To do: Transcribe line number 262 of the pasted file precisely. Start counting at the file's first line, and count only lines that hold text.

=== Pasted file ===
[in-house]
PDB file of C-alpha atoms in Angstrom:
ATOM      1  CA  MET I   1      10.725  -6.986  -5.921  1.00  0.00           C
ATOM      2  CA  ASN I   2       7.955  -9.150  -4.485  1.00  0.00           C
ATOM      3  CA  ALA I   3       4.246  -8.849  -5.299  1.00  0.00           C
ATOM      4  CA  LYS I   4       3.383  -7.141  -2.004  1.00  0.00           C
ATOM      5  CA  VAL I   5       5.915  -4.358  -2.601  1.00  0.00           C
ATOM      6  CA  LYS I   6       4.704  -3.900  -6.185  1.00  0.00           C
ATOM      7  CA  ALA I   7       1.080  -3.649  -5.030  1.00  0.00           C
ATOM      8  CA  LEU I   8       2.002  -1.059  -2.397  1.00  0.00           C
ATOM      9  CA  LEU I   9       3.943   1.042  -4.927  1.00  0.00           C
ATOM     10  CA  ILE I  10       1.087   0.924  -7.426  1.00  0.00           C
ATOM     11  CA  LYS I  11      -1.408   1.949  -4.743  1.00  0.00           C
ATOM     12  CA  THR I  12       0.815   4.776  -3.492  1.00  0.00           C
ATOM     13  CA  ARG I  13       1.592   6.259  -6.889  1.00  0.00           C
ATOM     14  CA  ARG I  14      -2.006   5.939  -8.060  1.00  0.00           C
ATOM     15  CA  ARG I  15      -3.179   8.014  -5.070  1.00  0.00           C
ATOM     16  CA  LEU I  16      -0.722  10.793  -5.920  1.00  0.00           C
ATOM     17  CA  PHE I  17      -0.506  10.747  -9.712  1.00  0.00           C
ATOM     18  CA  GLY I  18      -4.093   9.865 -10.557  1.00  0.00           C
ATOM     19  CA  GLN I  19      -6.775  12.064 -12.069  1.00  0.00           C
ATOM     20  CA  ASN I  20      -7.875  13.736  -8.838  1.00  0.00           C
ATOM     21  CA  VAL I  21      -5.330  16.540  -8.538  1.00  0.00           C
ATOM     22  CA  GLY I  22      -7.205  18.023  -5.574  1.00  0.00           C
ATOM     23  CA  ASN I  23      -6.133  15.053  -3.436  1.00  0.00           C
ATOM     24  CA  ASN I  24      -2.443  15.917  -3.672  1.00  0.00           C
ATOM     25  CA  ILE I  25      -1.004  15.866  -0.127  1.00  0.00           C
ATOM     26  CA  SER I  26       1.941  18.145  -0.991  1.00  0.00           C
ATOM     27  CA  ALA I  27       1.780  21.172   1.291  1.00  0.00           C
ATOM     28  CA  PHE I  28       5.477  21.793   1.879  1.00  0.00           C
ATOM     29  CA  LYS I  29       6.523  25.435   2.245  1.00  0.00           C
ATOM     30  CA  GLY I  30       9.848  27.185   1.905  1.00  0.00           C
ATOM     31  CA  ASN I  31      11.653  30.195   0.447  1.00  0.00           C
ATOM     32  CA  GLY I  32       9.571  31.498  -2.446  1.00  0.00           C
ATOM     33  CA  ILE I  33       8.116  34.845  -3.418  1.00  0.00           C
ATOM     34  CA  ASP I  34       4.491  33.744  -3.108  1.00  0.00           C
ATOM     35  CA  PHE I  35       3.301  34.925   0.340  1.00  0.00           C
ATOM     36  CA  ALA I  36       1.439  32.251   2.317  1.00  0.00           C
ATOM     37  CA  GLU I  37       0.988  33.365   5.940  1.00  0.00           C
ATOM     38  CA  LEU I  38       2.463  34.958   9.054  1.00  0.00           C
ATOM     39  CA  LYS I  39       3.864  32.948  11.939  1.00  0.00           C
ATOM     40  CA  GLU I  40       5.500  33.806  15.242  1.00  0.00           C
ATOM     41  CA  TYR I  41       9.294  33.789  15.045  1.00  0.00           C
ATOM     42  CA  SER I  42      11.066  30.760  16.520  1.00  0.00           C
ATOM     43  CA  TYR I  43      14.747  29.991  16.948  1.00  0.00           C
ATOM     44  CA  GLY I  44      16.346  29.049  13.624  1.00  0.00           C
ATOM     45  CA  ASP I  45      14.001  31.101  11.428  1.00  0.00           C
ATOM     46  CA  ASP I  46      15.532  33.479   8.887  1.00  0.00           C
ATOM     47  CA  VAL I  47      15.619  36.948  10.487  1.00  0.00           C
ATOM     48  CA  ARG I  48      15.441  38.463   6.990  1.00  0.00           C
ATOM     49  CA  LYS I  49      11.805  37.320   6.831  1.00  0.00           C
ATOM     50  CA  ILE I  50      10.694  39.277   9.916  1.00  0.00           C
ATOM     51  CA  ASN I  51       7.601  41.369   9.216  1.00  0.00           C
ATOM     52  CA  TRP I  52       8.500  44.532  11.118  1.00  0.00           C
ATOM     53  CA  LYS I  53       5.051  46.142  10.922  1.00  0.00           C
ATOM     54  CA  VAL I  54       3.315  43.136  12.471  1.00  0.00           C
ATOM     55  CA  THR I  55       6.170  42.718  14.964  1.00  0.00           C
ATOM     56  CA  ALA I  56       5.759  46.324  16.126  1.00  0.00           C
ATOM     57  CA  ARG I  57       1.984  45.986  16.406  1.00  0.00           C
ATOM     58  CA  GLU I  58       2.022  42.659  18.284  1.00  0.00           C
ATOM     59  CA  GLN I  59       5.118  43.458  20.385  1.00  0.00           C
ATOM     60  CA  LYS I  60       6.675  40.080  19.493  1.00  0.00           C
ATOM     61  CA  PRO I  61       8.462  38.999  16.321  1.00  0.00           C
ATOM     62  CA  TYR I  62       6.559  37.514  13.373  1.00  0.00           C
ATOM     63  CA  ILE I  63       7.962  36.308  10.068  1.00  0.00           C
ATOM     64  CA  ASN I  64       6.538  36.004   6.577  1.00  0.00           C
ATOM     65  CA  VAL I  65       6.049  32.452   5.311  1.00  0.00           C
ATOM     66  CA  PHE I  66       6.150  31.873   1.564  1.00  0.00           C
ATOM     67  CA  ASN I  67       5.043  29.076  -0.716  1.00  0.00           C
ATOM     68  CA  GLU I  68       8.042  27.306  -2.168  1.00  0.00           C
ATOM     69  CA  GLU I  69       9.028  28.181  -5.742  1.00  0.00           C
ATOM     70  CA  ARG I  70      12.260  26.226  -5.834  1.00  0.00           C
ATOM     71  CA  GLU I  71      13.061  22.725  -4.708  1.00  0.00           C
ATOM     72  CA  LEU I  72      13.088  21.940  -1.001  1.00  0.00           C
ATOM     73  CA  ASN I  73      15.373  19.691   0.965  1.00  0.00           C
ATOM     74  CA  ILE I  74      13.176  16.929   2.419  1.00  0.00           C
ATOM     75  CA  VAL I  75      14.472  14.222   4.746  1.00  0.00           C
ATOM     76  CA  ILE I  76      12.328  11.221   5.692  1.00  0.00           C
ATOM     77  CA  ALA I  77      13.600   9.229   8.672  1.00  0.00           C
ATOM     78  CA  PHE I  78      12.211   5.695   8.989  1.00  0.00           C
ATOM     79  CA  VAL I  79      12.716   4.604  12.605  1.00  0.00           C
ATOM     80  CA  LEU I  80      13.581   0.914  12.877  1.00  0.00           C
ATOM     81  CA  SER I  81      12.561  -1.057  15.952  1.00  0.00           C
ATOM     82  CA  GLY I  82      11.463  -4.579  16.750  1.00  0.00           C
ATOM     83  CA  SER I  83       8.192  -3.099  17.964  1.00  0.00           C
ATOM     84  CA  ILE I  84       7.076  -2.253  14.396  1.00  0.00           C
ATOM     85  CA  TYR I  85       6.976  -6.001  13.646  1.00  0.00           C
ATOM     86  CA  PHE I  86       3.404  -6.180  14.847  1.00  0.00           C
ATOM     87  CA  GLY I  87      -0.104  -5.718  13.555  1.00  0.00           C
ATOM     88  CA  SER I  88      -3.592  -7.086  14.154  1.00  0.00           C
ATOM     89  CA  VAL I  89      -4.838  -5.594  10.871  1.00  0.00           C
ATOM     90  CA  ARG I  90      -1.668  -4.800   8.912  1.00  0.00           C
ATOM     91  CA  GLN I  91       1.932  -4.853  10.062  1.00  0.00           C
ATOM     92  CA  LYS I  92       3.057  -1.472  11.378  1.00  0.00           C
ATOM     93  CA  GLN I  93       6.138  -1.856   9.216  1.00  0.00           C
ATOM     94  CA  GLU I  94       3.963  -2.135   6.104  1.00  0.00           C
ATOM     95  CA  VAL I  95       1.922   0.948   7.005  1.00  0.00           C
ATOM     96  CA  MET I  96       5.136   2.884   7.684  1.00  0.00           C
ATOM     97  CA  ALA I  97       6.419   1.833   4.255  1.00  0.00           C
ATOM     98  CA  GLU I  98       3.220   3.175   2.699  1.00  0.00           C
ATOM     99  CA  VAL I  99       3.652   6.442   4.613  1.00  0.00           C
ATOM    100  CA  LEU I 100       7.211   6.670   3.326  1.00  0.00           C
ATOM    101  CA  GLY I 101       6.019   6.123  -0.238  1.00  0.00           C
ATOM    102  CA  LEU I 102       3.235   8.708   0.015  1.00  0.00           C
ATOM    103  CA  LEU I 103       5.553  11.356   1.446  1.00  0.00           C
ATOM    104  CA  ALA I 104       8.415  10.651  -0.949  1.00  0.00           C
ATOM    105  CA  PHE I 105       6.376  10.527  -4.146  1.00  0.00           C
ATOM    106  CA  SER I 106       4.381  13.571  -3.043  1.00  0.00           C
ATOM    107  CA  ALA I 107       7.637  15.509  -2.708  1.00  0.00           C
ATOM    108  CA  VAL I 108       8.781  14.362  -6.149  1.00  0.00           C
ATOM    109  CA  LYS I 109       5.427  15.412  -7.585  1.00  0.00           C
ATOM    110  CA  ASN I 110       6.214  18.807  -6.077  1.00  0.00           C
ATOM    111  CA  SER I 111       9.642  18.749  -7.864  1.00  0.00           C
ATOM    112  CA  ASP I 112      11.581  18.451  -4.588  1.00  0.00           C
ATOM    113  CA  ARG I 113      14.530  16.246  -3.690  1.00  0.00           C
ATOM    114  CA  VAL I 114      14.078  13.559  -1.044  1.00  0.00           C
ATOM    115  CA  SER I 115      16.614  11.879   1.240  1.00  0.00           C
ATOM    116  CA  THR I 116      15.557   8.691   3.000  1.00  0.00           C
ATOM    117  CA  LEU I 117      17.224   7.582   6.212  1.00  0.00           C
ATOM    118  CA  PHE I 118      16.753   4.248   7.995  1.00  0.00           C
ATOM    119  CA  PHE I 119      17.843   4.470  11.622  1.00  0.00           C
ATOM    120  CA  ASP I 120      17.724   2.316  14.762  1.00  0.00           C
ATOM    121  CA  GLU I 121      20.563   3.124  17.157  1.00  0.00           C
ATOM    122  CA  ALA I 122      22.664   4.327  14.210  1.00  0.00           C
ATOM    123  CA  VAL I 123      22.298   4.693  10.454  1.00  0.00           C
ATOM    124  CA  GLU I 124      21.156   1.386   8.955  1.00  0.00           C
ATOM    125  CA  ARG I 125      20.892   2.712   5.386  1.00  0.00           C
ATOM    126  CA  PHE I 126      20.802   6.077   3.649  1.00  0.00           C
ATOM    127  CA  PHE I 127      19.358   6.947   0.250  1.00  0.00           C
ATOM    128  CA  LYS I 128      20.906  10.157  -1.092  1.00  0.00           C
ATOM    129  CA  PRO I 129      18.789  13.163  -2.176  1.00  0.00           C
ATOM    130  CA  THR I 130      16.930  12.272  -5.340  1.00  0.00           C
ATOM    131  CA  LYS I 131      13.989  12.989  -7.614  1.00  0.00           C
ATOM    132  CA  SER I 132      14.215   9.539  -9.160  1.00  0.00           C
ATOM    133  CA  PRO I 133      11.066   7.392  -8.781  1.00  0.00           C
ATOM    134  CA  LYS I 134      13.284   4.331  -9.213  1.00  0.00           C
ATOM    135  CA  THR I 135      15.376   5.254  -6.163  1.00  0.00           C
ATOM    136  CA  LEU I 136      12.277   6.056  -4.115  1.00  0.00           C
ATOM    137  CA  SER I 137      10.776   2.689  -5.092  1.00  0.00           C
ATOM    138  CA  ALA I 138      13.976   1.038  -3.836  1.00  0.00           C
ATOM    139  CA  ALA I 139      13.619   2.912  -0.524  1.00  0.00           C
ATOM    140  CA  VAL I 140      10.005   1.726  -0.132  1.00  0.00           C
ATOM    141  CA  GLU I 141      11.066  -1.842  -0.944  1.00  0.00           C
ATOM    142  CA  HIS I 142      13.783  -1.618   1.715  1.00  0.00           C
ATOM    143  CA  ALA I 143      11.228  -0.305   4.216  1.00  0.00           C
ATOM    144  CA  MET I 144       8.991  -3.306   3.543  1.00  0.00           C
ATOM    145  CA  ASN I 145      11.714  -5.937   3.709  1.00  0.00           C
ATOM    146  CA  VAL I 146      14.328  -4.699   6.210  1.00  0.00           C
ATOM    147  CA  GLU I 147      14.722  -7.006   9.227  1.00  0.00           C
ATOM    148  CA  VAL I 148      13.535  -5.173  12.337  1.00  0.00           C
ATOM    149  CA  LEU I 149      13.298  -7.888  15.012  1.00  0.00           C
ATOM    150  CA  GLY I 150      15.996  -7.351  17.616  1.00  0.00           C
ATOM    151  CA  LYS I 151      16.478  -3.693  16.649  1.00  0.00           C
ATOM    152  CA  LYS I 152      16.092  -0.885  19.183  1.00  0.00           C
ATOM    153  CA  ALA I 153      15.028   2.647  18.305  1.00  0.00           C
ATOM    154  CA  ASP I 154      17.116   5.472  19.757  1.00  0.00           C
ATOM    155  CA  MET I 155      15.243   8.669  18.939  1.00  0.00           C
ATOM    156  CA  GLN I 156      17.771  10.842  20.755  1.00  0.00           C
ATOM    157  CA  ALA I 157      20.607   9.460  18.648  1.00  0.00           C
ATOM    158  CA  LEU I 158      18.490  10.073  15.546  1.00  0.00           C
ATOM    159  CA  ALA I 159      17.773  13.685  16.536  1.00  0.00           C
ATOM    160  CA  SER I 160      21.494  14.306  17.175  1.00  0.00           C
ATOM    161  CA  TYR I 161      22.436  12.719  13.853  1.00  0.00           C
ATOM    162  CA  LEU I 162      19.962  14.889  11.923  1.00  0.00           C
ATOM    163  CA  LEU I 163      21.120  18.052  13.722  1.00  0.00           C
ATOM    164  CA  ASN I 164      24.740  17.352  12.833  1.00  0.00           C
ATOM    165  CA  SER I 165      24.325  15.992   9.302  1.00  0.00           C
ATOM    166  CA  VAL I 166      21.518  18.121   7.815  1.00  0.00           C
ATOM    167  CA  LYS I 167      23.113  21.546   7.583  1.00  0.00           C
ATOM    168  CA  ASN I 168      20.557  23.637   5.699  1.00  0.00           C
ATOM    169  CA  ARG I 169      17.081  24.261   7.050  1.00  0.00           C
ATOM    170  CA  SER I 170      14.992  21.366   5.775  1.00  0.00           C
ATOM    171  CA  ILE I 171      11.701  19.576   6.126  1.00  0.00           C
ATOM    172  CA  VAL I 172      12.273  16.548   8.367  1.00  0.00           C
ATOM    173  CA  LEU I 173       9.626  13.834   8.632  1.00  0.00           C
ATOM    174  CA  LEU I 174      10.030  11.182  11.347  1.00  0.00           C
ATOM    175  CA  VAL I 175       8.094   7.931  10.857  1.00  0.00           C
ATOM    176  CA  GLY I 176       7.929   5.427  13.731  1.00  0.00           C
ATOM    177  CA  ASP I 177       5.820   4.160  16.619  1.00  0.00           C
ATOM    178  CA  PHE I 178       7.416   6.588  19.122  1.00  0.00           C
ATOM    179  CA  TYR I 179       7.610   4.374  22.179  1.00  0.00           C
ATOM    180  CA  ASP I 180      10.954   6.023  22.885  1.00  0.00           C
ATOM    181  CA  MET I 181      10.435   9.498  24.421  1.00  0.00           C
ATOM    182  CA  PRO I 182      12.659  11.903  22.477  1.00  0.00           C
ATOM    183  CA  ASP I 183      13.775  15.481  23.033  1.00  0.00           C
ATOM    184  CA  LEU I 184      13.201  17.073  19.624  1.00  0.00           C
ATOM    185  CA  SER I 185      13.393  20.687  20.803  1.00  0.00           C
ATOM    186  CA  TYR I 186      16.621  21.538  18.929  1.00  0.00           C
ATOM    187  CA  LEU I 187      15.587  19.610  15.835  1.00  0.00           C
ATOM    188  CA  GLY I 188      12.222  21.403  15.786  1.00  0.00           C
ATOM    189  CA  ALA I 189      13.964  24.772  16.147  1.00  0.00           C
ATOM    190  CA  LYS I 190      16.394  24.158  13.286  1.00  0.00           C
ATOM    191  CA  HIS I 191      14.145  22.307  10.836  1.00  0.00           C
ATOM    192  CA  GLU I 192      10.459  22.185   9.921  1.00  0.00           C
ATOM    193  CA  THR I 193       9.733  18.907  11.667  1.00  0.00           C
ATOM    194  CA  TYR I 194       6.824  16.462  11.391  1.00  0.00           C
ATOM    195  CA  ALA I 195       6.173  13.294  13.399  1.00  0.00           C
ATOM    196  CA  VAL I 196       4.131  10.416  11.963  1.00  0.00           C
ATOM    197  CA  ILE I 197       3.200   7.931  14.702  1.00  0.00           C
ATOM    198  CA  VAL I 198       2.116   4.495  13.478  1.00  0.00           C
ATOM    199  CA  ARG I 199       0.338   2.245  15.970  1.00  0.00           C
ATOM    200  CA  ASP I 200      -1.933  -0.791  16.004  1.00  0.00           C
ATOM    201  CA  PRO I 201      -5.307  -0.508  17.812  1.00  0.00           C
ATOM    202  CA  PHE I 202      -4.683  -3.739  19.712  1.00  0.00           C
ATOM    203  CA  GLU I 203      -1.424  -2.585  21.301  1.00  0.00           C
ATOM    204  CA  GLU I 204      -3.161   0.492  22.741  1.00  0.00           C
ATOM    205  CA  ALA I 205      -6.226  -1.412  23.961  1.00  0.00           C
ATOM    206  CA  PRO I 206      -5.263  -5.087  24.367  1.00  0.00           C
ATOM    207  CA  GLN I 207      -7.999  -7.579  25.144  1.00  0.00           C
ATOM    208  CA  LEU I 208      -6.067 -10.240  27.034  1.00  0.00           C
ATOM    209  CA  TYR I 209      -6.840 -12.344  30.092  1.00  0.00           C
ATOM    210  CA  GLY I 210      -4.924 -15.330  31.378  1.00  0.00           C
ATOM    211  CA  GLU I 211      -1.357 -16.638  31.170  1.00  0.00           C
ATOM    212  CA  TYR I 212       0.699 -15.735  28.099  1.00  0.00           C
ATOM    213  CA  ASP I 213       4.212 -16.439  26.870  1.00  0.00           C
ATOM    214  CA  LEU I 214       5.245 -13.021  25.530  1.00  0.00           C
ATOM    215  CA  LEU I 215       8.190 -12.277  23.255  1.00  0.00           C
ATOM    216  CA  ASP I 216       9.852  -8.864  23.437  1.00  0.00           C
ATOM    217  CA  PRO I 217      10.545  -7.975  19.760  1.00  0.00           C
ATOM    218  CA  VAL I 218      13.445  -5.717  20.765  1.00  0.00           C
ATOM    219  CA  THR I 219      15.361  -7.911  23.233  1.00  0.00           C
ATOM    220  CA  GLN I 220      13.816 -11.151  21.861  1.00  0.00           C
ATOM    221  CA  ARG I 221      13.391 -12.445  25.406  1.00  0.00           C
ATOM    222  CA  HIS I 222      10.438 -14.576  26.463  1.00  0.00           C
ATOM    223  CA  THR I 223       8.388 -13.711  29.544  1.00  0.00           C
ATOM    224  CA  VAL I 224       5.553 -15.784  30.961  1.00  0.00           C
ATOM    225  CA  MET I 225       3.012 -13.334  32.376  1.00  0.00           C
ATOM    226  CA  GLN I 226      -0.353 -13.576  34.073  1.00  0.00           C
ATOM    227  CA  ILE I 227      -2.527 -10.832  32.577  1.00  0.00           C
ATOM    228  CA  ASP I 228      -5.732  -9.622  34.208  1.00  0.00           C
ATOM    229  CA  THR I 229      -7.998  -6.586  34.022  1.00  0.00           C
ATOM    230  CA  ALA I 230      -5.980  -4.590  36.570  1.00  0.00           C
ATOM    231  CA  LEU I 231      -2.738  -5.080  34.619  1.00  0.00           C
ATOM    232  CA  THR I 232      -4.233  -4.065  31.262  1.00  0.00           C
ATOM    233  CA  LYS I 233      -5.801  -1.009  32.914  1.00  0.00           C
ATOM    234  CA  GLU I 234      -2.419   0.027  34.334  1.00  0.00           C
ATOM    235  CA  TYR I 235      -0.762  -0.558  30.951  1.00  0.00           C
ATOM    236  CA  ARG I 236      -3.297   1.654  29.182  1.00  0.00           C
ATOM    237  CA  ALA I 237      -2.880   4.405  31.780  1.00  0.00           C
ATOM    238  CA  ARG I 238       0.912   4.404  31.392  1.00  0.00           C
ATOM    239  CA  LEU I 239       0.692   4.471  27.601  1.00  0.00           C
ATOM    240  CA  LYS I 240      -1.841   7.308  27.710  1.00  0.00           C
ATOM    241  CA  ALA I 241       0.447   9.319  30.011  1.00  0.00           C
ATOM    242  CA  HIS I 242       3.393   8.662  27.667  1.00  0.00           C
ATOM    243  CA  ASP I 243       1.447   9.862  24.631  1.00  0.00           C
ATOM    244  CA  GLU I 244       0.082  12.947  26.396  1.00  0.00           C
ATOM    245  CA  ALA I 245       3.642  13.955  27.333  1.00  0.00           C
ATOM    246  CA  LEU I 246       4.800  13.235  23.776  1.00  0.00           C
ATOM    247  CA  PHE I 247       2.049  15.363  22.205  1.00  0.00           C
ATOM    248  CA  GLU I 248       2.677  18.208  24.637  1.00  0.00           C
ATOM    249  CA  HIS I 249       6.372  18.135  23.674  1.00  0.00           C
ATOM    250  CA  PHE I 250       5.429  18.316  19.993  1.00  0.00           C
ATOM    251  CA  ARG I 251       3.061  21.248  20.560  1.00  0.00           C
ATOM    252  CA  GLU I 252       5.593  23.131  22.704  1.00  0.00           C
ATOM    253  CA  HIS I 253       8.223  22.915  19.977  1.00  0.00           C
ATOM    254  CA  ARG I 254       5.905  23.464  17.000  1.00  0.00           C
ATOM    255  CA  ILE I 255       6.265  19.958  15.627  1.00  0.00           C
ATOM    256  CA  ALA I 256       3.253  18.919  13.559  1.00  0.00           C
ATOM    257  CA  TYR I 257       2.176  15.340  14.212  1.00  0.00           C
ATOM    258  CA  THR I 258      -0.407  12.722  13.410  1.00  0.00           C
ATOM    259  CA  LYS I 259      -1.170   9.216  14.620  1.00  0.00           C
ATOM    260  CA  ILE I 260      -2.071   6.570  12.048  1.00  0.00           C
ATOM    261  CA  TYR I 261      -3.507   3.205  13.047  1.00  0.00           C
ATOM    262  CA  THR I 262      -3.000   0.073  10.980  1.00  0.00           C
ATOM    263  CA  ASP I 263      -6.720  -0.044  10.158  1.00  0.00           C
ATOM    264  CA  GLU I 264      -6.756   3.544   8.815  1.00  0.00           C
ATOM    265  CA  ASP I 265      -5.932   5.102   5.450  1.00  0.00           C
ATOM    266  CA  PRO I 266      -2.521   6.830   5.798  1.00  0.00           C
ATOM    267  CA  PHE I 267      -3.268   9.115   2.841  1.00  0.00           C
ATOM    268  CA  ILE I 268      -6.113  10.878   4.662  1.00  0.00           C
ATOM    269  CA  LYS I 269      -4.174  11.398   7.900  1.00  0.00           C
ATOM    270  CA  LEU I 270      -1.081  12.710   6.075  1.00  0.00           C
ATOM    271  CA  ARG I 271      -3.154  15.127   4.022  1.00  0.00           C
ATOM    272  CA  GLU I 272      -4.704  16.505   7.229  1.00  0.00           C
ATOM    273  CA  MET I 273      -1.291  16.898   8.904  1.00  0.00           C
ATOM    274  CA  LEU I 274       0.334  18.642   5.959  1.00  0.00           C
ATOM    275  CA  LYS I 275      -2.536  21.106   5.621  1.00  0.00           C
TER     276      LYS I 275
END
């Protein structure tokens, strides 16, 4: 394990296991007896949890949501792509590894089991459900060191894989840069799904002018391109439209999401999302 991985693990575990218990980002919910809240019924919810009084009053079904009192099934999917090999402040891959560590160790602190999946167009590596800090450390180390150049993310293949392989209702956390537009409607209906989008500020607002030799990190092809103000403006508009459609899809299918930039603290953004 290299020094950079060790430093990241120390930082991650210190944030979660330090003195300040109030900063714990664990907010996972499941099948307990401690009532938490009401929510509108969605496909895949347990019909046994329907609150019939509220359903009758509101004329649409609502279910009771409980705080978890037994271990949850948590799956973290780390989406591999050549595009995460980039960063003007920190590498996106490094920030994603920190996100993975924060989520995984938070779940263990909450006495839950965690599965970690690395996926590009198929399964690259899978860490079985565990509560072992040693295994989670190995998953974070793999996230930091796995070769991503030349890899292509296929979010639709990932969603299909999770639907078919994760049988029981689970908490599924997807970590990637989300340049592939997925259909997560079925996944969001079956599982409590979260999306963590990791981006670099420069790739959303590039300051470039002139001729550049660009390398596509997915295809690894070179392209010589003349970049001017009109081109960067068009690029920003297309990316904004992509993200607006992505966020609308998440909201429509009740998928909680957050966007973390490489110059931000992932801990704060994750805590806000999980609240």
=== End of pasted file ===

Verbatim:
ATOM    260  CA  ILE I 260      -2.071   6.570  12.048  1.00  0.00           C